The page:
Showing 101 - 125 of 695 comments found
Thank you for your report, John!
Let’s hope that this church does not lie to the media and the community like that of the Rock Church occupying the Elmwood Theatre on Queens Blvd in Elmhurst. What a shame that was! You may recall that the Rock Church said they will restore the facade in 2004 and 2005, and the community then praised them, but they ended up concealing and carting away ornate glazed terra cotta, and masked the whole facade with stucco in late 2006.
I hope the Bellerose Theatre congregation will work the community, acquire grants and tax credits after applying for National Register of Historic Places status, and preserve and restore the glazed terra cotta facade and as many period interior finishes as possible. This is a historic gem that should not go unrecognized, and needs our TLC as much as possible right now!!!!
This is what I came across on Craigslist. I have reached out to the owners for an update, and how we can help preserve and reuse it, preferrably for films (even in part). There are funds they can take advantage of, and I am making sure the owners know precisely.
17-54,000sq ft-Busy Myrtle Ave Queens (Myrtle Ave) (map)
Date: 2010-03-15, 7:23PM EDT
Retail Space-Perfect for inside Mall with room for Many Stores- Church- School-Medical Center- Theater- Can be developed into 60 condos+retail space with below ground parking- Tax Credits Available- 20 Min to Manhattan- Near 2 Subway lines- Vibrant Area-
BUSIEST RETAIL AREA IN QUEENS
Myrtle Ave at Cypress Ave (google map) (yahoo map)
Location: Myrtle Ave
it’s NOT ok to contact this poster with services or other commercial interests
Hi Jennifer, I cannot offer much on Bollywood, but I surely can offer my background on Queens preservation causes, and tie that in to my preservation campaign for the Earle/Eagle Theatre. I sit on the board on several preservation organizations, and organized some independent movements and my own organization as well. I am responsible for achieving landmark status for the Ridgewood Theatre most recently, and hope to achieve the same here. The Earle Theatre opened around the time of the 1939 World’s Fair, and its architecture is evident. Perhaps you can incporporate the need to preserve a rare surviving Art Deco theater into your paper. Afterall, it was designed by a mastermind of theater design, John Eberson, and not many of his works survive today citywide, especially in a mostly intact state. This theater merits a new lease on life and creative adaptive reuse. On behalf of locals and history buffs, can we please help each other? Please feel free to ask me any questions.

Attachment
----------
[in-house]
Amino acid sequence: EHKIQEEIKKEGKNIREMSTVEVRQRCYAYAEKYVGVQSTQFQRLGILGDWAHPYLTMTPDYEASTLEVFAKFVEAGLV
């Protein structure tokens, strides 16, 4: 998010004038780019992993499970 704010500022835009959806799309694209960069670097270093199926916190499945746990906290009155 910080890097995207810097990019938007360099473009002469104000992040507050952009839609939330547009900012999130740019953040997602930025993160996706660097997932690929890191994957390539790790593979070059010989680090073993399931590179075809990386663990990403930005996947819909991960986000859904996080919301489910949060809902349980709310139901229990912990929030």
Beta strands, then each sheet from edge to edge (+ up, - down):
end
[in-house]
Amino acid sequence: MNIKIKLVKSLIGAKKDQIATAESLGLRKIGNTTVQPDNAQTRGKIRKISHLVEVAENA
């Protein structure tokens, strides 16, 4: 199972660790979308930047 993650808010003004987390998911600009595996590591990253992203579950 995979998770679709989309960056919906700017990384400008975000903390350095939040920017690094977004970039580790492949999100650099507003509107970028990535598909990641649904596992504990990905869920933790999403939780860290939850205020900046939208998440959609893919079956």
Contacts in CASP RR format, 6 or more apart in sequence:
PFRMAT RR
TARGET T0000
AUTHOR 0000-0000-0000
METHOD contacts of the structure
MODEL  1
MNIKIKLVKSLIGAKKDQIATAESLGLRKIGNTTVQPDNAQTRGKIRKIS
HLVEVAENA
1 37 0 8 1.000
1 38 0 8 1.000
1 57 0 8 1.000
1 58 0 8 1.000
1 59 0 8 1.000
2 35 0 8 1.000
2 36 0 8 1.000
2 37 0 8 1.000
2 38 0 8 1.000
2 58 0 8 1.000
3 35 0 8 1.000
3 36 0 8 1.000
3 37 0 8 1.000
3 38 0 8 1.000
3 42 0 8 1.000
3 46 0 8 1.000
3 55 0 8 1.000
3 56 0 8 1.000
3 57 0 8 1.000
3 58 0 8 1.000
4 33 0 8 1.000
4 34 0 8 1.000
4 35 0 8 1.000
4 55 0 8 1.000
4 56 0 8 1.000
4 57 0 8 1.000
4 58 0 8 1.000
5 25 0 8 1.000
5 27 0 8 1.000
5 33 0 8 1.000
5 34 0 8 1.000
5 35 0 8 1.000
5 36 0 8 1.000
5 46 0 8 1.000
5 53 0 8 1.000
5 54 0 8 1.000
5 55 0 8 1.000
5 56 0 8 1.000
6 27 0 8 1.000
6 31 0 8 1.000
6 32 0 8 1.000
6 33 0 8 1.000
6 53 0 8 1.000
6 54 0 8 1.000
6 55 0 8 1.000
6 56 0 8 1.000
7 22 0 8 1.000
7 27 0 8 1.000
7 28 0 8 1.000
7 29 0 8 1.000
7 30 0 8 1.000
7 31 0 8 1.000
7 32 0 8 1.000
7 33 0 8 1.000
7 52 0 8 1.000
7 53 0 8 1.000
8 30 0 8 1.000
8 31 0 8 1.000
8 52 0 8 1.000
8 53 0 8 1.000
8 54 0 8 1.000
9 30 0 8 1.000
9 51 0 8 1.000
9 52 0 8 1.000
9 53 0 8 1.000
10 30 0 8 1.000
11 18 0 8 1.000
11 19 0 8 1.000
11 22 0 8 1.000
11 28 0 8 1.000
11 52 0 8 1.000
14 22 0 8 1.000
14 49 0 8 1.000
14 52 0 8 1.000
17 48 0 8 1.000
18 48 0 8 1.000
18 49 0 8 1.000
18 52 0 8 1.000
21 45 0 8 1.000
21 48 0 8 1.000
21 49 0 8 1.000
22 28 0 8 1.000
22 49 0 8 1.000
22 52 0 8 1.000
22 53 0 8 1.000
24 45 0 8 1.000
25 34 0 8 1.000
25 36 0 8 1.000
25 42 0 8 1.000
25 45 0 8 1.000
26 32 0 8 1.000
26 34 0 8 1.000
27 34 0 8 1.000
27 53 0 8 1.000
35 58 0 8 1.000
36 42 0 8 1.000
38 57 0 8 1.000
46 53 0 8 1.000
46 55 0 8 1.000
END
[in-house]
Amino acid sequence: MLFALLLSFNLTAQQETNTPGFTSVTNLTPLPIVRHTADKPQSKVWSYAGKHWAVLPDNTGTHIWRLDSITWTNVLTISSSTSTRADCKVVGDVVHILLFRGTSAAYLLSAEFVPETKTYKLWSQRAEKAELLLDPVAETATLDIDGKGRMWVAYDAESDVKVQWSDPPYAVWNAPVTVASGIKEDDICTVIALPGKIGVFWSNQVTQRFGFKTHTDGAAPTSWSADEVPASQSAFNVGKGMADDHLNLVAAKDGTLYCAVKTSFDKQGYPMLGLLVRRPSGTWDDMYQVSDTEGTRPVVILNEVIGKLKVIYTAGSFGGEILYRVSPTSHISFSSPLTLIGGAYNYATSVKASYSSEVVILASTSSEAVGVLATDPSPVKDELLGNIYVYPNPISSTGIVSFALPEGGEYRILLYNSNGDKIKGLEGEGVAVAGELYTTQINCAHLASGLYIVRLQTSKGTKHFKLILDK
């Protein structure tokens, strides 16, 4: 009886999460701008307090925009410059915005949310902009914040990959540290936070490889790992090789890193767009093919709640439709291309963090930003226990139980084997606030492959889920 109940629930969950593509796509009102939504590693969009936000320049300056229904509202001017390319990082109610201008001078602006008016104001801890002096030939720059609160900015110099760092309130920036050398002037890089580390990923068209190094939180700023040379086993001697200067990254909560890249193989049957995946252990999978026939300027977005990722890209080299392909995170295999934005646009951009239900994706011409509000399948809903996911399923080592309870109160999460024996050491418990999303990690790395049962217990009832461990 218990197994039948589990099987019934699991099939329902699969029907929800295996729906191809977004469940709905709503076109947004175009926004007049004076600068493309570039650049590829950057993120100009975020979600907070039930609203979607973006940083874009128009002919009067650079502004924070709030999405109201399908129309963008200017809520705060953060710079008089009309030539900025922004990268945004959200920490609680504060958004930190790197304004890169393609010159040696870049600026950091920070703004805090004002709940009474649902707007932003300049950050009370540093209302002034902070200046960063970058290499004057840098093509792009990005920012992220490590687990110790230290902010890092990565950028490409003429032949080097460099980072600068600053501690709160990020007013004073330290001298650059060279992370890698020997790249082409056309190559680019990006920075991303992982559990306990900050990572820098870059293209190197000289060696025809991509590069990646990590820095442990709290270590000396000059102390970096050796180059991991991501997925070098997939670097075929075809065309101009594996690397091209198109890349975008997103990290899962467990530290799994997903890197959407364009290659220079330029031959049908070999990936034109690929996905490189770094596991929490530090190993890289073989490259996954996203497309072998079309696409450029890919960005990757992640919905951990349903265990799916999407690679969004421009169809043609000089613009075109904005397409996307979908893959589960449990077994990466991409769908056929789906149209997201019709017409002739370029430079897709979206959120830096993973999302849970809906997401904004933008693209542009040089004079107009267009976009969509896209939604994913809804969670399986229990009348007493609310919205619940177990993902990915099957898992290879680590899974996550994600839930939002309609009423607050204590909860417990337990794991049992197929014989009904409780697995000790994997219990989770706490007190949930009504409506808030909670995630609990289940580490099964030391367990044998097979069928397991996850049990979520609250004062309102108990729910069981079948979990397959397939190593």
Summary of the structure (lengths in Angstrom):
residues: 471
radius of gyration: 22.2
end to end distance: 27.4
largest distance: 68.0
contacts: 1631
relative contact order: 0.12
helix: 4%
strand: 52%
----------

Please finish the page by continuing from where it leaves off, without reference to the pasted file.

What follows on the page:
Thank you, John, for sharing the City Planning Commission report. It is forthcoming!
In the near future, I will be creating a Facebook Group for the Ridgewood Theatre, and I hope that many Cinema Treasures members will join.
RKO Keith’s Fundraiser information can also be accessed on my Rego-Forest Preservation Council blog.
Direct link: View link
Blog link for future reference: http://regoforestpreservation.blogspot.com/
Please feel free to become a Google Follower and post your comments on our Rego Park, Forest Hills, and Queenswide news, preservation alerts, and research. If you would like to write a piece, contact
Although BushwickBK composed an overall great piece, this is an important EDIT on the last paragraph of the piece as it appears on the blog:
The owners original intentions to develop retail will not be affected by Individual Landmark status (facade) or any future possibilities of Interior Landmark status. Landmarking does not dictate the use of a building. It only ensures that historic architectural features will be preserved and reused creatively in the new use for the theater, so future generations can cherish them. As in this case, it is most likely retail for the back auditorium space, with modern screens upstairs. Landmarking helps maintain and enhance the values of a property.